Our objective was to characterize the relationship between public housing residents’ diet/exercise habits with similar behaviors among their social network. We conducted a cross-sectional survey of randomly selected households in Baltimore, Maryland, from August 2014 to August 2015. Adult heads of household completed questions on diet, exercise, and perceived habits among network members. Our dependent variables were high added sugar intake (≥39.9 teaspoons/day), high fruit/vegetable intake (≥6.1 servings/day), and being physically active (≥moderately activity). Our network exposures were proportion of members perceived to daily consume (1) sugar-sweetened beverages, (2) sweets, (3) fruits, and (4) vegetables, as well as to weekly exercise (1) vigorously or (2) moderately. We used multivariate logistic regression to examine associations between habits with relevant network exposures. Our sample included 266 adults with mean age of 44.5 years, 86.1% women and 95.5% African American. We found a statistically significant association between study participants’ high daily intake of added sugar with perceived network exposure to daily sugar-sweetened beverages (odds ratio [OR] = 1.10, 95% confidence interval [CI] [1.02, 1.20]) and daily sweets (OR = 1.10, 95% CI [1.02, 1.20]). Greater network exposure to weekly vigorous exercise was significantly associated with personally being physically active (OR = 1.15, 95% CI [1.04, 1.28]), but not network exposure to weekly moderate exercise. Among public housing residents, associations exist between individuals’ and perceived networks’ lifestyle habits of high added sugar foods consumption and vigorous exercise, which may hold promise for future social network interventions.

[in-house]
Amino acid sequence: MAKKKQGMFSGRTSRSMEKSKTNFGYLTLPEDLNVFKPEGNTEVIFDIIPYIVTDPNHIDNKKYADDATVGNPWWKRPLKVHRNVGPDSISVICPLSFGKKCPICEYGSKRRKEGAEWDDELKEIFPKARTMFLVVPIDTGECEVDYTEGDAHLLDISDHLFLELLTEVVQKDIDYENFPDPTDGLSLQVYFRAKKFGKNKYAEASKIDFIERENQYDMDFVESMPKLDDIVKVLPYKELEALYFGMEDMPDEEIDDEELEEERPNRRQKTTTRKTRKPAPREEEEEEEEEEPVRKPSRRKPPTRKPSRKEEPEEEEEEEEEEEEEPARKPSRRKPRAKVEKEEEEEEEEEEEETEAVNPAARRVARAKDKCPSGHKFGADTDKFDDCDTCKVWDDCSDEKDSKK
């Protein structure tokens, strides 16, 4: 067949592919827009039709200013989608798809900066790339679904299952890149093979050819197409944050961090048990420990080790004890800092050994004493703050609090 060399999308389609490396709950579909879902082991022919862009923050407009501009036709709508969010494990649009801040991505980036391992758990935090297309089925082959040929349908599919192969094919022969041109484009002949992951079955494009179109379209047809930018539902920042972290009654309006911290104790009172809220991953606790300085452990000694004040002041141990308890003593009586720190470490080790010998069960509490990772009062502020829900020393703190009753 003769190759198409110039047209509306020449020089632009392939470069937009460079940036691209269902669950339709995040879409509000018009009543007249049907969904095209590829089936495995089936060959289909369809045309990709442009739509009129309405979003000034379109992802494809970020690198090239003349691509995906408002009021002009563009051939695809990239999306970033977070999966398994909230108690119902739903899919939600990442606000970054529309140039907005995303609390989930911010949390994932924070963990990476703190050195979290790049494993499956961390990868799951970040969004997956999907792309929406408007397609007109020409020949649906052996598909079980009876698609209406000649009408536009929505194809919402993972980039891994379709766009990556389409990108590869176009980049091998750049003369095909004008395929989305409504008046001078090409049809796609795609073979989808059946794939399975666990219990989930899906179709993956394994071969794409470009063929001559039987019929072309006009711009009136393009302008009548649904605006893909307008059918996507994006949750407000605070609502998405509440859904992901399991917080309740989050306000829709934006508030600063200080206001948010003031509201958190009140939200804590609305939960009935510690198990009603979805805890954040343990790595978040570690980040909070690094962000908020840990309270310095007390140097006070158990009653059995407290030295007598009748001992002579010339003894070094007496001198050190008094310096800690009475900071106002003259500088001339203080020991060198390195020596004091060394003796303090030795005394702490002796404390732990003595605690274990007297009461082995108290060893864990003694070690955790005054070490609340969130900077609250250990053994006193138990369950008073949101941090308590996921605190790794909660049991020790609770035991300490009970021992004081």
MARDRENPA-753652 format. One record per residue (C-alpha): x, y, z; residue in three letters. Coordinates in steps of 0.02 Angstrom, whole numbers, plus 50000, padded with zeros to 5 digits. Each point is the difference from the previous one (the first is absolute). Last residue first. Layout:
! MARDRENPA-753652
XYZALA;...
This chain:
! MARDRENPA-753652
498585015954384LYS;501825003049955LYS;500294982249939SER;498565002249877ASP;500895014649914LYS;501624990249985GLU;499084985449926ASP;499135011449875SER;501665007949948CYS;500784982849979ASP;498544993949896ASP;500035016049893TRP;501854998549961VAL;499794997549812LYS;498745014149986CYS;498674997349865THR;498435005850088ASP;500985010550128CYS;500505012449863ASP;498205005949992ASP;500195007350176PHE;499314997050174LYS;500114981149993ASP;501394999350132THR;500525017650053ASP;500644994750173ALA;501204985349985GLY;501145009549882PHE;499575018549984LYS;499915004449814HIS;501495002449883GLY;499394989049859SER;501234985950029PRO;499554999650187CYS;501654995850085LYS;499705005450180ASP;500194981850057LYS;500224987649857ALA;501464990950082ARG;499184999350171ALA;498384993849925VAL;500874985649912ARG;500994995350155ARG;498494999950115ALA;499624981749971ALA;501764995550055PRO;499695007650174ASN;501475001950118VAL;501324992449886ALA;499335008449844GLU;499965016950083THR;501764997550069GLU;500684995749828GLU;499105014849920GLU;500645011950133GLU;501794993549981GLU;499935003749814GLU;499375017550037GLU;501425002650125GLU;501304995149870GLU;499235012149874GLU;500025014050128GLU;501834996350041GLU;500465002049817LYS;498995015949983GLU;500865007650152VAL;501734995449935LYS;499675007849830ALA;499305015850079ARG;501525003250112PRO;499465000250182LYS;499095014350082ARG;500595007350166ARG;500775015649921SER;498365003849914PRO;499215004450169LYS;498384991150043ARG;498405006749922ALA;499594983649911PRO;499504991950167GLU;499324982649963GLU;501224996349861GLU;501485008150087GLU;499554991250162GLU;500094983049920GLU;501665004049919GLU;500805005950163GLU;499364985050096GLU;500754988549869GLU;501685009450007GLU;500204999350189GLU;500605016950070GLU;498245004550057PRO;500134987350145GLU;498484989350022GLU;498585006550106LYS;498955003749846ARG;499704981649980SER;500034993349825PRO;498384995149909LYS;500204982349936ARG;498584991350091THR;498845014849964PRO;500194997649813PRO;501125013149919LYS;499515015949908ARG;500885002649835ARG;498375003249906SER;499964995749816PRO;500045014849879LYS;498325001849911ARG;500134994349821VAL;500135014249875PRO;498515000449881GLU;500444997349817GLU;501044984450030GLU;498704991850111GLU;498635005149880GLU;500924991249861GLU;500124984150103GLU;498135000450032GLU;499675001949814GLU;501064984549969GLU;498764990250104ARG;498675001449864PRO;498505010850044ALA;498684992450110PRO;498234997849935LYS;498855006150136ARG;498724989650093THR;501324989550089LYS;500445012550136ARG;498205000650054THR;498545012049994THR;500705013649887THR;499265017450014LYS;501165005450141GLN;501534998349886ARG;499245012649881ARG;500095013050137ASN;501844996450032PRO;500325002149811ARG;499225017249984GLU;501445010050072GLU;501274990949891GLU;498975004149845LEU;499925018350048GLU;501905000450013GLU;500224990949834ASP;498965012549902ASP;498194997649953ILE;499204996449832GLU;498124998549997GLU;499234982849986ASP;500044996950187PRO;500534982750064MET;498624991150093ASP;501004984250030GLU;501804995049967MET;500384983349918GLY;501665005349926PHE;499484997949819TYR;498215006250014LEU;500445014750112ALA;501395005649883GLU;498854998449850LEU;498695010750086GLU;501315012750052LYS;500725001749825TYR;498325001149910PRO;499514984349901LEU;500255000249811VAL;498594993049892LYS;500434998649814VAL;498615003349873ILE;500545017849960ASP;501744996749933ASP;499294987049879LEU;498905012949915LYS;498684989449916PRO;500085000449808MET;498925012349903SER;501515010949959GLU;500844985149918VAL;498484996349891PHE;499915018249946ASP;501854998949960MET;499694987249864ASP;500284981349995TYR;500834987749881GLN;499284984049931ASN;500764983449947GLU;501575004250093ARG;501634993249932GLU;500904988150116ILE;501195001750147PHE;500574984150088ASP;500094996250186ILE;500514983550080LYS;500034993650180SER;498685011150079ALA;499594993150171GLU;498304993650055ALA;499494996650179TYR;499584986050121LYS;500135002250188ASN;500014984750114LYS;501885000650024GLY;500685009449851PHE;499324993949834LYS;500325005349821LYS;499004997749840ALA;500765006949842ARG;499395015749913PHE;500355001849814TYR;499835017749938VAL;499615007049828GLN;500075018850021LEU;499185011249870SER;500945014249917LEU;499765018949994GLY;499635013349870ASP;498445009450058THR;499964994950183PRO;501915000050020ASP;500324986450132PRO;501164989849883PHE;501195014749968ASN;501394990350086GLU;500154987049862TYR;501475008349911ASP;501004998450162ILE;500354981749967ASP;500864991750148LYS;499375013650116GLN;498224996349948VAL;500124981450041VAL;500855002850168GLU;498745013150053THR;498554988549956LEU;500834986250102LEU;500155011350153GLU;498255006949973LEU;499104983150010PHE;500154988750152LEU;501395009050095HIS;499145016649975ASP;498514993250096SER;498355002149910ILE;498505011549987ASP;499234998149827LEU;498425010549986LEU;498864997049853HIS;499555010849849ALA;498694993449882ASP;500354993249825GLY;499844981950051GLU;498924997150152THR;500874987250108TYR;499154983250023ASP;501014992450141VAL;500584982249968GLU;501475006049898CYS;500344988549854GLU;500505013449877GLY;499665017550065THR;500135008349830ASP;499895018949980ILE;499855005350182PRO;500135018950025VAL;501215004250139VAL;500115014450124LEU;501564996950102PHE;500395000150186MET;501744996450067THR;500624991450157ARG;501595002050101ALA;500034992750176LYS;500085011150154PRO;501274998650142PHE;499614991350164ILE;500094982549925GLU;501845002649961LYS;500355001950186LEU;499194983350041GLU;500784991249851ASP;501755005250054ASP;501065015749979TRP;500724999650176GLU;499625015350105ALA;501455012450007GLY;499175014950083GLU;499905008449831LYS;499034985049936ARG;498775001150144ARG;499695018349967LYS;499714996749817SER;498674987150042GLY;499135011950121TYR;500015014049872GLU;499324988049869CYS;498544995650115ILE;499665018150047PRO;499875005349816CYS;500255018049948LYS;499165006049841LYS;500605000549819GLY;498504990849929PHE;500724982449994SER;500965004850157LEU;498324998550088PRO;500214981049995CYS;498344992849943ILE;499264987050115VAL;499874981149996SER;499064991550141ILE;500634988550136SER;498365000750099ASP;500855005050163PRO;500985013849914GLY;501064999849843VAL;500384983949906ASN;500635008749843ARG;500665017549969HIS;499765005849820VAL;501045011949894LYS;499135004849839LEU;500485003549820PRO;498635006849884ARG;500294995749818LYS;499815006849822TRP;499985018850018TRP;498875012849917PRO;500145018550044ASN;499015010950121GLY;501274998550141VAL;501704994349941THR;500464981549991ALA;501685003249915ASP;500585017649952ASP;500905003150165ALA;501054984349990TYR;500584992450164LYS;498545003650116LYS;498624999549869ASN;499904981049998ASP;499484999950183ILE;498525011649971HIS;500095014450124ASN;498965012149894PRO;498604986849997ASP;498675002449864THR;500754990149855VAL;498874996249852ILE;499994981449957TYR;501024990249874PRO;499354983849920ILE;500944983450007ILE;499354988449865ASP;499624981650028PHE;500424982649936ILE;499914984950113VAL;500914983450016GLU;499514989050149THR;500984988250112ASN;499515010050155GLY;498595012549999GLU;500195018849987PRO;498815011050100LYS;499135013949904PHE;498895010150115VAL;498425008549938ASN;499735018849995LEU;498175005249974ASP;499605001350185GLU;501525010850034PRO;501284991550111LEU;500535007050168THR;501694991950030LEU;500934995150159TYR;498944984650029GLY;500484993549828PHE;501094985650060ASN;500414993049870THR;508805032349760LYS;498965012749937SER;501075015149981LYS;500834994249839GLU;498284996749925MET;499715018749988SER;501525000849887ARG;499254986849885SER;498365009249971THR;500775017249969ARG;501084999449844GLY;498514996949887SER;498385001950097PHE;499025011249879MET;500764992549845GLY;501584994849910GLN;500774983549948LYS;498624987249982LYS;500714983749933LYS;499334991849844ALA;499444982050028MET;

- health behavior
- public housing
- social influence
ASJC Scopus subject areas
- Arts and Humanities (miscellaneous)
- Public Health, Environmental and Occupational Health